Monday, March 24, 2014
3 Standards central to smart grid success
As utilities explore new opportunities with smart grid deployments, they need to be sure to adhere to industry standards, not only to ensure the successful growth of their infrastructure but to meet compliance regulations as well.
With the industry steadily evolving and new technologies becoming available to boost energy efficiency and support renewable resources, utilities need to keep up in order to maintain progress with consumer expectations. The standards of smart grid technology are in place to support interoperability, integration and interconnection, and firms that adapt to adhere to them will be able to drive success in all related efforts.
The family of standards for distributed resources, IEEE 1547, are particularly important for smart grid growth. These regulations help optimize solar integration, providing a key new renewable source of power to a grid while enabling consumers looking to reduce their own reliance on traditional power solutions. This standard promotes the use of photovoltaic devices while ensuring that the provider is able to leverage these solutions as well. According to Consulting-Specifying Engineer, this standard may continue to evolve as the technologies in this field do, making it particularly important to pay attention to.
IEEE 2030 on the other hand focuses on providing the technological "roadmap" to functional interfaces, specifically when it comes to integration of EPS, communications and data exchange systems across the smart grid, the news source reported. This standard, as well as adequate terminal servers and serial to Ethernet converters, is an essential component that supports the strength of a smart grid and its ability to pass its advantages on to consumers.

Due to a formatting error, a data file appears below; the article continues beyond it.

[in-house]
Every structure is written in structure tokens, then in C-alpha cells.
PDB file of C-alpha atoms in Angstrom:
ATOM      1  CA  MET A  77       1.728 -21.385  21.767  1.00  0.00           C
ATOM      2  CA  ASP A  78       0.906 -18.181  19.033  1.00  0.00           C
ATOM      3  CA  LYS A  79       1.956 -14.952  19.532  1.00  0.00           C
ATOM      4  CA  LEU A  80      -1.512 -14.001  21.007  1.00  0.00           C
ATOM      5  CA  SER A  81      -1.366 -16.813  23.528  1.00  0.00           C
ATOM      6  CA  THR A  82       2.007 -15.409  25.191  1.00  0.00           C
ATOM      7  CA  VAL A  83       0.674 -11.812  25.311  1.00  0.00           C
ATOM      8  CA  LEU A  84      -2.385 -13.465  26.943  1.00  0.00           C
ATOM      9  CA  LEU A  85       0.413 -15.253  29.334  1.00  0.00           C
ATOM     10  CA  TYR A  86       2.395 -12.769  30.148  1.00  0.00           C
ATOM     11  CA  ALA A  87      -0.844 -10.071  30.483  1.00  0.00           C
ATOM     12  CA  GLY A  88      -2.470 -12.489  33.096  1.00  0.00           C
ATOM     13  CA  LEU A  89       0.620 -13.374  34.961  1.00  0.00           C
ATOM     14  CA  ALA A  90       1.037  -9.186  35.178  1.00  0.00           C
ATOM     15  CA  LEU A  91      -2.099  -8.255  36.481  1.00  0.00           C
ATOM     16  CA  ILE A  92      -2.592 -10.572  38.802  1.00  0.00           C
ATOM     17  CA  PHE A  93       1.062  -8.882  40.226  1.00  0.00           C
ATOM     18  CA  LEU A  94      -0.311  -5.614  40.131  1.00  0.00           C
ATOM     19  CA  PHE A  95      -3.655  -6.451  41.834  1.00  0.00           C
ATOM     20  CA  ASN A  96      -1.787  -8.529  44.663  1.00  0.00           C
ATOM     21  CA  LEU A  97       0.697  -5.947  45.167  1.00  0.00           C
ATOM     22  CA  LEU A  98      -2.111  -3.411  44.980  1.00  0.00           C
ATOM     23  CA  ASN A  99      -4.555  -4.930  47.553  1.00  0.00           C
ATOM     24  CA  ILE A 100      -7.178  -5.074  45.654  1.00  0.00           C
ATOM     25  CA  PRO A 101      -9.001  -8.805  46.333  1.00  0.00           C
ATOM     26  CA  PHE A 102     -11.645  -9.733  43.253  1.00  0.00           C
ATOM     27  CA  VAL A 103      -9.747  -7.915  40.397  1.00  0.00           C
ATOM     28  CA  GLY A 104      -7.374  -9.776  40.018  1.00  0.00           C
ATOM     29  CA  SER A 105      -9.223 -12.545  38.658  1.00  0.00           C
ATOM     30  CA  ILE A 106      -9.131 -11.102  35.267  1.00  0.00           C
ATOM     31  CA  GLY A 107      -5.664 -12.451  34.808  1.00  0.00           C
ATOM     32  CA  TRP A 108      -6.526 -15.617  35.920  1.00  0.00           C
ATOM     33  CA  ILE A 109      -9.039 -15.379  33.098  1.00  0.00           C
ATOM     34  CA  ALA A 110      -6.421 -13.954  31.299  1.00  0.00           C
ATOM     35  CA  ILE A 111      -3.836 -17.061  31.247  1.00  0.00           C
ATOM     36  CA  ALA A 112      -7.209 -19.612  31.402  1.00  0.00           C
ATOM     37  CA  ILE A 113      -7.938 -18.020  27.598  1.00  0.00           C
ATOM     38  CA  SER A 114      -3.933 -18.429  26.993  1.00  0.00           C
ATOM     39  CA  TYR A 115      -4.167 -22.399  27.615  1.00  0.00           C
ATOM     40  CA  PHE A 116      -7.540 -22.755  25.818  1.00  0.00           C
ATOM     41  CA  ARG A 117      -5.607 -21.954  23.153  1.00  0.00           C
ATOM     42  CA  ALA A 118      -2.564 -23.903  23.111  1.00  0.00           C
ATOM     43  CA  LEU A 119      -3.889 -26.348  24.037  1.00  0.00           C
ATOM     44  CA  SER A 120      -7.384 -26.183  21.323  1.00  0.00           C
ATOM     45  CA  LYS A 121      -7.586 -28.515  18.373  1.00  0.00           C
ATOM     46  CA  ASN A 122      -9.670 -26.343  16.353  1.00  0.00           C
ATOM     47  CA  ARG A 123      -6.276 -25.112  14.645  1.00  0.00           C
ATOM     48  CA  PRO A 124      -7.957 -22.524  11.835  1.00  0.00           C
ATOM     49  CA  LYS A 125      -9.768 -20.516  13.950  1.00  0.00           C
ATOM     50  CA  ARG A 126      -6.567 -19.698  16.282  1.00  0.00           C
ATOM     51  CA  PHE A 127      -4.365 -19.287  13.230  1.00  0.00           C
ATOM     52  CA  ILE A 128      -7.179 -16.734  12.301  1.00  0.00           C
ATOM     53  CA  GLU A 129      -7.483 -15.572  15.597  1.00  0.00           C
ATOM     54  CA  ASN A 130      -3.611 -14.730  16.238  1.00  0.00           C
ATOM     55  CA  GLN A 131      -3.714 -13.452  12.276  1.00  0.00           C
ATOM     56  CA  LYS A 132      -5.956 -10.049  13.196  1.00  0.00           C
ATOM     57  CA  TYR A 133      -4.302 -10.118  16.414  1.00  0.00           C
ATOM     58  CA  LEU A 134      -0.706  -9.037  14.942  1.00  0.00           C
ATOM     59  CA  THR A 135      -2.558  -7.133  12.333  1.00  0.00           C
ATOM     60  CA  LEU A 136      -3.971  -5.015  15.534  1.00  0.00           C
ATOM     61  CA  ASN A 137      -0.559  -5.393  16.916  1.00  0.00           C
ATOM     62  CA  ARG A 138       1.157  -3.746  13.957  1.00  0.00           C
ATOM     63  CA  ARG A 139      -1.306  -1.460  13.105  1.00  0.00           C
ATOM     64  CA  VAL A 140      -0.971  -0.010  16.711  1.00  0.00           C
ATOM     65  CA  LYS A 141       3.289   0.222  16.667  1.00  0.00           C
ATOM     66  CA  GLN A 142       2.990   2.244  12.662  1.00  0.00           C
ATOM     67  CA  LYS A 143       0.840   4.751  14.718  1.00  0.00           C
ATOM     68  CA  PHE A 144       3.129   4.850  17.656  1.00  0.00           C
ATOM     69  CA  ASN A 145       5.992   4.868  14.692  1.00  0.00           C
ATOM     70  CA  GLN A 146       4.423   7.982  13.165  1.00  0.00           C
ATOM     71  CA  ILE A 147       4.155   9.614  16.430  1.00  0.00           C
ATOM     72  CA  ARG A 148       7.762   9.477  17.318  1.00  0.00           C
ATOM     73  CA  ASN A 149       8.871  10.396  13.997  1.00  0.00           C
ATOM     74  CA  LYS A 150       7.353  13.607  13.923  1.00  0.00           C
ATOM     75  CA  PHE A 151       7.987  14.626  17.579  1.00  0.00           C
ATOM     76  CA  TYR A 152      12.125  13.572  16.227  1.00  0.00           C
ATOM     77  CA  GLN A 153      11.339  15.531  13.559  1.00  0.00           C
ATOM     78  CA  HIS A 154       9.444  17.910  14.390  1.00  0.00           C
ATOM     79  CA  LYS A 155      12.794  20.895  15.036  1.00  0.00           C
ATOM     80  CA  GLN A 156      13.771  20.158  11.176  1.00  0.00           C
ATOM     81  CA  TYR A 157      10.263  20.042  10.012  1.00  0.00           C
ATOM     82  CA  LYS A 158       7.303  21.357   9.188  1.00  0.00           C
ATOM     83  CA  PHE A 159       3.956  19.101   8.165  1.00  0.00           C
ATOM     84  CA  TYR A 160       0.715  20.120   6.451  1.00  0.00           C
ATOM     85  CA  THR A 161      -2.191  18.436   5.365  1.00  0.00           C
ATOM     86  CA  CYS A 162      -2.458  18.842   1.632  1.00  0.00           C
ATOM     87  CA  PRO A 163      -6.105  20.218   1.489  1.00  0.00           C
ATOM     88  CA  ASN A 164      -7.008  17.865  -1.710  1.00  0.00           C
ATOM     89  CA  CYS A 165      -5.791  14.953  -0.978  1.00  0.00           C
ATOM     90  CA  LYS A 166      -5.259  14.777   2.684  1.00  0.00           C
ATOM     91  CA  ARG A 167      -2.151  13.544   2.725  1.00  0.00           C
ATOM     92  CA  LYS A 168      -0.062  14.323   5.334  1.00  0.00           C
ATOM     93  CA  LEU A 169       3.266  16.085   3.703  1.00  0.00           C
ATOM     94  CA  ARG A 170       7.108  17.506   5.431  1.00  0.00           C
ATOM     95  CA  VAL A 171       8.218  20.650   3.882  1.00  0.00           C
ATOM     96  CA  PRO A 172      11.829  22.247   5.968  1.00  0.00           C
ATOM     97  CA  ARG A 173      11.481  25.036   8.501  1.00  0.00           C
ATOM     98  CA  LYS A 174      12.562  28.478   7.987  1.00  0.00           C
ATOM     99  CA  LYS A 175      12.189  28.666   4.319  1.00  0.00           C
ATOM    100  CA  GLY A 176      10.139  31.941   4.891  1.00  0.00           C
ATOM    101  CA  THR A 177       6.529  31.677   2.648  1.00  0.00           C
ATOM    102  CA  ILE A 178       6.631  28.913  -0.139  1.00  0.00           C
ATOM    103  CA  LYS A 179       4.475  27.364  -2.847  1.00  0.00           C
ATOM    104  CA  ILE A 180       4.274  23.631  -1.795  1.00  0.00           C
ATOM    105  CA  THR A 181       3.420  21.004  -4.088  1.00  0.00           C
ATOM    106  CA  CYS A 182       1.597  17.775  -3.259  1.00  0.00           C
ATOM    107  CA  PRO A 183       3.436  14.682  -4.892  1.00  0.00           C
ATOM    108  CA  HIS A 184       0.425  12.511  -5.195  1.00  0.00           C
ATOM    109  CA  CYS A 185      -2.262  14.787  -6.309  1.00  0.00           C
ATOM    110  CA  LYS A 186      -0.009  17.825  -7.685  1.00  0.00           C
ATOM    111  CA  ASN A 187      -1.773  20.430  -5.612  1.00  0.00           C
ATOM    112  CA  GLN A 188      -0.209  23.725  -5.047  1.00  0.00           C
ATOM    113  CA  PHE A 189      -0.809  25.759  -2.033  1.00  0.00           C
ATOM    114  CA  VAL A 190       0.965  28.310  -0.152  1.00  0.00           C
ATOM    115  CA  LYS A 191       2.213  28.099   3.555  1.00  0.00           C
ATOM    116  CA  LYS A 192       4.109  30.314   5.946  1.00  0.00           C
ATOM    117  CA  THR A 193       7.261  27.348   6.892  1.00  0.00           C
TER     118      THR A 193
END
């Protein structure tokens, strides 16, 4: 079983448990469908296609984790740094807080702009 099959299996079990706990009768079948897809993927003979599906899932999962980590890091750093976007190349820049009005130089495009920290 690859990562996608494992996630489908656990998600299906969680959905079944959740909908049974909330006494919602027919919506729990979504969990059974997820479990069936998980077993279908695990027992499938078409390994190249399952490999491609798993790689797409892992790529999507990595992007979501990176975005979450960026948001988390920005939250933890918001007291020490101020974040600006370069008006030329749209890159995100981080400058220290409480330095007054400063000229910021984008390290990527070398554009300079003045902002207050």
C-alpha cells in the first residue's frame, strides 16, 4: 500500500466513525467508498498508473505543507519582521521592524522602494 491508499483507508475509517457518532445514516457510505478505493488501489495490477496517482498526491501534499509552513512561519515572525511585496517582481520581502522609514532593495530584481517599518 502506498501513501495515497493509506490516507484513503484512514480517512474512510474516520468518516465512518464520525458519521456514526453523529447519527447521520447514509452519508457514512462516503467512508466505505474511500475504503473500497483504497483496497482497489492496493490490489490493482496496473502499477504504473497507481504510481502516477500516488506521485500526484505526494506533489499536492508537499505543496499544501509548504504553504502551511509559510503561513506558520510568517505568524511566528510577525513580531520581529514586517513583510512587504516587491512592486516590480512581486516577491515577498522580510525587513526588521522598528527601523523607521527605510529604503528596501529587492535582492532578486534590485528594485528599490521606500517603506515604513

Another standard worth pointing out is UL 1741, which helps determine inverters, converters, controllers and the interconnection systems that drive grid compatibility with IT systems and alternative energy sources. This standard often evolves in conjunction with IEEE 1547, making the anticipated update of the latter likely to have an impact on the future changes of UL 1741.
Standards evolve, but by keeping an eye on the important ones, utilities can continue to optimize their smart grid efforts and deliver quality energy solutions to consumers.
Perle offers a range of cost effective serial-to-Ethernet converters to help meet NERC-CIP compliance for the protection of critical cyberassets in substations. The IOLAN SDS HV/LDC Terminal Server is designed to meet harsh environments associated with Power Substations with attributes such as support for substation AC and DC voltage ranges, extended operating temperatures and meeting emission, immunity and safety approvals associated with substation IT equipment.